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‘Dickens in Lowell’ Celebrates Final Chapter

Exhibit and Event Series with Lowell National Historical Park Drew Thousands to City

Miriam Margolyes with UMass Lowell Chancellor Meehan by Edwin Aguirre
Miriam Margolyes toured campus with Chancellor Meehan while visiting for "Dickens in Lowell."

By Beth Brosnan

As part of its Oct. 18-21 closing weekend, “Dickens in Lowell” — UMass Lowell’s seven-month exhibition and event series celebrating Dickens’ bicentenary and his travels in Massachusetts — will take a page from the master’s book and go out with a flourish.

The Nigerian Association of Merrimack Valley presented the premiere of “Asking for More: Dickens in Nigeria,” a high-energy, entertaining twist on “Oliver” set in Lagos, Nigeria, during the 1970s. Conceived by Robert Omoyeni and directed by Obehi Janice, “Asking for More” was performed by an ensemble of Nigerian immigrants from Lowell who shared their experiences with the audience after the play.

On Friday, Oct. 19 at 7 p.m., the award-winning English actress Miriam Margolyes (best known to American audiences as Professor Sprout in the “Harry Potter” films) will bring her acclaimed show, “Dickens’ Women,” to Durgin Hall. In the show, Margolyes transforms herself into two dozen of Dickens’ best-loved characters in what London’s Guardian newspaper called “a virtuoso display.” Tickets are $5 for students and seniors, $10 general admission, and will be available at the door.

Dickens fans looking for just a little more “Oliver Twist” can get their fill with two Lowell screenings of the classic 1922 silent film version, starring Jackie Coogan as Oliver and Lon Chaney as Fagin. “Oliver Twist” will be screened Saturday, Oct. 20 at 8 p.m. at the 119 Gallery at 119 Chelmsford St. and on Sunday, Oct. 21 at 2 p.m. at Lowell National Historical Park Visitor Center at 246 Market St. Both screenings are free, and will be accompanied by live music.

The closing reception will take place Saturday, Oct. 20, 4-5 p.m., at the celebration’s centerpiece, the exhibition “Dickens and Massachusetts: A Tale of Power and Transformation,” at the Boott Cotton Mills Museum Gallery, 115 John St. The reception is open to the public, and will afford visitors a final chance to explore a show that WGBH has called “a story as fascinating as Dickens’s own.”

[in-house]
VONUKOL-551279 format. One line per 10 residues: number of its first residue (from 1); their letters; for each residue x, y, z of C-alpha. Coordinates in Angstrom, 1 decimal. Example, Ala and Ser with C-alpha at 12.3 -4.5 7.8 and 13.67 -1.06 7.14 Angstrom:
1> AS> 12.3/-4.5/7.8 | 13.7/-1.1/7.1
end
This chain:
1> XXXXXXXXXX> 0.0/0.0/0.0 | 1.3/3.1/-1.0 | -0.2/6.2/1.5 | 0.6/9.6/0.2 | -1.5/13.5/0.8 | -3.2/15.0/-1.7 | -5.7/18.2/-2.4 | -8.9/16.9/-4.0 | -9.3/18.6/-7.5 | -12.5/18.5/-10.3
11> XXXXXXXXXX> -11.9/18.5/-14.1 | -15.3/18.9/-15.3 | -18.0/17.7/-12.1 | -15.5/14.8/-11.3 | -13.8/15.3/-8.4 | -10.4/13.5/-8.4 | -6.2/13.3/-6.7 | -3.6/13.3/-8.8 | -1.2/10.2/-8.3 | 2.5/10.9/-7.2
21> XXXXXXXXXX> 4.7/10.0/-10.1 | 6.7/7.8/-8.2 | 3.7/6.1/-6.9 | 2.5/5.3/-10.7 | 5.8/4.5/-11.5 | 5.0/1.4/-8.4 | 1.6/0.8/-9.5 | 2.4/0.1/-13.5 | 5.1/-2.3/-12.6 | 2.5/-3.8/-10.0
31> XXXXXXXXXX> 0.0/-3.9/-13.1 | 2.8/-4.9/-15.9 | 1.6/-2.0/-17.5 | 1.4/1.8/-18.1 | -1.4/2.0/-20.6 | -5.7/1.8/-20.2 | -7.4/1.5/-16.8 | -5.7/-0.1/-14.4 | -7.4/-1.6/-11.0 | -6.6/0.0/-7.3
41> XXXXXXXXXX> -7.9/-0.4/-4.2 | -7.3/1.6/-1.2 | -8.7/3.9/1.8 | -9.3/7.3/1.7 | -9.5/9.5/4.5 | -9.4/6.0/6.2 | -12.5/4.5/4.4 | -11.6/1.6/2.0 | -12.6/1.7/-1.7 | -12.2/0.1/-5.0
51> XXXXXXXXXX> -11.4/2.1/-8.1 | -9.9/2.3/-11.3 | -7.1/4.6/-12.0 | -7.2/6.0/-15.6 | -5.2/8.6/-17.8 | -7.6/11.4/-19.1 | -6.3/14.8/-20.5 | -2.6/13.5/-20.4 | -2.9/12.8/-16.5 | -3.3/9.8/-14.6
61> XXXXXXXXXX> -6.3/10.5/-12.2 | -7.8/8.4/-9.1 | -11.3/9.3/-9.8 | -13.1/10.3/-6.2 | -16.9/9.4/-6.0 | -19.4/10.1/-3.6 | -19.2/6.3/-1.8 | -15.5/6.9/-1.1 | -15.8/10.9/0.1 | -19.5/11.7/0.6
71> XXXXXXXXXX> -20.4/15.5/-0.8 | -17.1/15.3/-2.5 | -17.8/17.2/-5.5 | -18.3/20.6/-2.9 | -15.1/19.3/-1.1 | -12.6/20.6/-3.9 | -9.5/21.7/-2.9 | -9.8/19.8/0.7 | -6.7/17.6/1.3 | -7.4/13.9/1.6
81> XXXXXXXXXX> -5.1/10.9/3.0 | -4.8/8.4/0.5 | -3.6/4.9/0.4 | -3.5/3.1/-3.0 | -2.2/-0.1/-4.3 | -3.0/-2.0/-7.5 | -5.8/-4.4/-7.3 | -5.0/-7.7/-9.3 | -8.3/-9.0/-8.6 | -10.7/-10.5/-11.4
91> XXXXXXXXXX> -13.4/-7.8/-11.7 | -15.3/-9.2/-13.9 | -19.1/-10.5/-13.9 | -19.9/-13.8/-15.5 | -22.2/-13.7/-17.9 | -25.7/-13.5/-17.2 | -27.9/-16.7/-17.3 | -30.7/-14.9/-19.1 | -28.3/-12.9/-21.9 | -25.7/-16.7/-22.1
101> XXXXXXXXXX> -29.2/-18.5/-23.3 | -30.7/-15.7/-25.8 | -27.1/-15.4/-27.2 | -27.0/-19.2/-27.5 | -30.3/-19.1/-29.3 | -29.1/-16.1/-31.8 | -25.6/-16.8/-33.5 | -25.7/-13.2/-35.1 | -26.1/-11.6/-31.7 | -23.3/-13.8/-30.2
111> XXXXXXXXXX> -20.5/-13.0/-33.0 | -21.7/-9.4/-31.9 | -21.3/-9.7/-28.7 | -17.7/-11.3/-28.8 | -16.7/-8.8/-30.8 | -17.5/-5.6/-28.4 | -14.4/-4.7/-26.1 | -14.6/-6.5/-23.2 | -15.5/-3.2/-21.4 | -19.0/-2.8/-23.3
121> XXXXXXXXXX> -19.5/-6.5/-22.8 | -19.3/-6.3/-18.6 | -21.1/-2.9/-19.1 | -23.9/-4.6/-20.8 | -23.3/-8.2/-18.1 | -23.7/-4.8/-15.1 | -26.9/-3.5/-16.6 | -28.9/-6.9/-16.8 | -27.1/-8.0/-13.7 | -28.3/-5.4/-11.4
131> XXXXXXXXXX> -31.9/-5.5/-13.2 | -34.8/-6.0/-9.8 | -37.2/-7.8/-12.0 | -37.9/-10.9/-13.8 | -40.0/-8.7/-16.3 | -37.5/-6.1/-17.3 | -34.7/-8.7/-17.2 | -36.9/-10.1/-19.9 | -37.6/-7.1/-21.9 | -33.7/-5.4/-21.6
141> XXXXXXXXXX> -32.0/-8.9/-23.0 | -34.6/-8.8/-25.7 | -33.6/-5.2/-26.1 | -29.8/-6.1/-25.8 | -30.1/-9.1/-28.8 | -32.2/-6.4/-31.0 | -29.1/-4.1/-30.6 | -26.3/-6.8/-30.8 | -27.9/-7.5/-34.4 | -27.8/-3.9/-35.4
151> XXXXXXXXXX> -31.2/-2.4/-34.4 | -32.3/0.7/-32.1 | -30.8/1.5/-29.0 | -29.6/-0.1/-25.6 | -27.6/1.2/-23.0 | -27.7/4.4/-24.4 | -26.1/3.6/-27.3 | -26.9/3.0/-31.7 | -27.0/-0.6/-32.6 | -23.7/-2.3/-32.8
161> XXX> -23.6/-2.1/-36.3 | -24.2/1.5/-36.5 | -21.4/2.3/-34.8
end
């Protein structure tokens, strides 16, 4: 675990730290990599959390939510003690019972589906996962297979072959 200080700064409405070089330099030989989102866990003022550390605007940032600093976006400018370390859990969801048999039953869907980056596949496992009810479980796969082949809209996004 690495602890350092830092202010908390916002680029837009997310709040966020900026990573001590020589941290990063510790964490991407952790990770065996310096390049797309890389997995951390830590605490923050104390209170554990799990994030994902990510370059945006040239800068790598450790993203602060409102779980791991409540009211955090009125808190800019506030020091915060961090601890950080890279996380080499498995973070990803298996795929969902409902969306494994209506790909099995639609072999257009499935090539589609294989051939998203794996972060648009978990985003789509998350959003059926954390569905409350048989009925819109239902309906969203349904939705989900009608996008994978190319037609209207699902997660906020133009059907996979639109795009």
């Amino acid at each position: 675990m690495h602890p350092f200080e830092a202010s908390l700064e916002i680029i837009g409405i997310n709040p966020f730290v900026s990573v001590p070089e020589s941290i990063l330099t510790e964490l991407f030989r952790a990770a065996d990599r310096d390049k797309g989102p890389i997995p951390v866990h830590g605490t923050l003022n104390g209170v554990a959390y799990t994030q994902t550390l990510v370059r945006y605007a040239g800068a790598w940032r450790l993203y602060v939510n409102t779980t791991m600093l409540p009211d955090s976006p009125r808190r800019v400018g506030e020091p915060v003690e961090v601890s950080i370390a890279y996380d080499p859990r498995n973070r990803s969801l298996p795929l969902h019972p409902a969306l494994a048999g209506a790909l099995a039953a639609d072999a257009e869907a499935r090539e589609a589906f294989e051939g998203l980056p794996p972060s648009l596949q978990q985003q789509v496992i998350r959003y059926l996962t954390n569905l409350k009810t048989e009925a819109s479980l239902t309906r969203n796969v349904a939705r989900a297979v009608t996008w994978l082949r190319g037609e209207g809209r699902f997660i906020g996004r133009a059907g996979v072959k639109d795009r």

Co-curated by Diana Archibald, associate professor of English at UMass Lowell, and David Blackburn, chief of Cultural Resources and Programs at Lowell National Historical Park (LNHP), “Dickens in Massachusetts” examines the author’s life, his work, and his travels in Massachusetts. It features a rich collection of artifacts from museums around the world, including the Museum of Fine Art’s iconic 1842 portrait of the young Dickens, painted by artist Francis Alexander during the writer’s first trip to America.

Since opening on March 30, “Dickens in Lowell” has attracted thousands of visitors to both the exhibition and a total of 70 different performances, speakers, family and community programs, as well as a popular Dickens Walking Tour organized by LNHP. A major Dickens Society Symposium, held in July, drew scholars and Dickens enthusiasts from around the world. “Dickens in Lowell” also drew considerable media attention.

“As a scholar, I’ve always felt that Dickens’s stories are our stories, and that his novels have such resonance for our lives today,” says Archibald, who served as director of “Dickens in Lowell.” “It’s been enormously gratifying that so many different people have had the chance to learn more about Dickens’s life and his work, and his special relationship with the city of Lowell.”

After touring Lowell’s model mills in 1842, Dickens, a committed social reformer, described his visit as “the happiest day” he spent in America. Visitors to “Dickens in Lowell” echoed these sentiments, says Archibald. “We heard from many people who said this was their first visit to Lowell, and who told us how much they enjoyed the city, its rich history and cultural scene. This series has been good for both Dickens and Lowell.”

The largest Dickens bicentenary event in New England, “Dickens in Lowell” drew on the talents and resources of several dozen institutional and community partners, including LNHP, the Charles Dickens Museum of London, Worcester Polytechnic Institute and the Tsongas Industrial History Center. Major funding support was provided by the Theodore Edson Parker Foundation and the University of Massachusetts President’s Office Creative Economy Initiative.

“Dickens in Lowell” will live on after its Oct. 20 closing, with a rich website, that will include video from several major lectures and performances, and a virtual tour of Dickens and Massachusetts scheduled to be posted later this fall. And as a final holiday treat, “Dickens in Lowell” will present UMass Lowell alumnus Al LePage performing his one-man version of “A Christmas Carol” on Sunday, Dec. 9, 2:30 p.m. at St. Anne’s Episcopal Church, Lowell.

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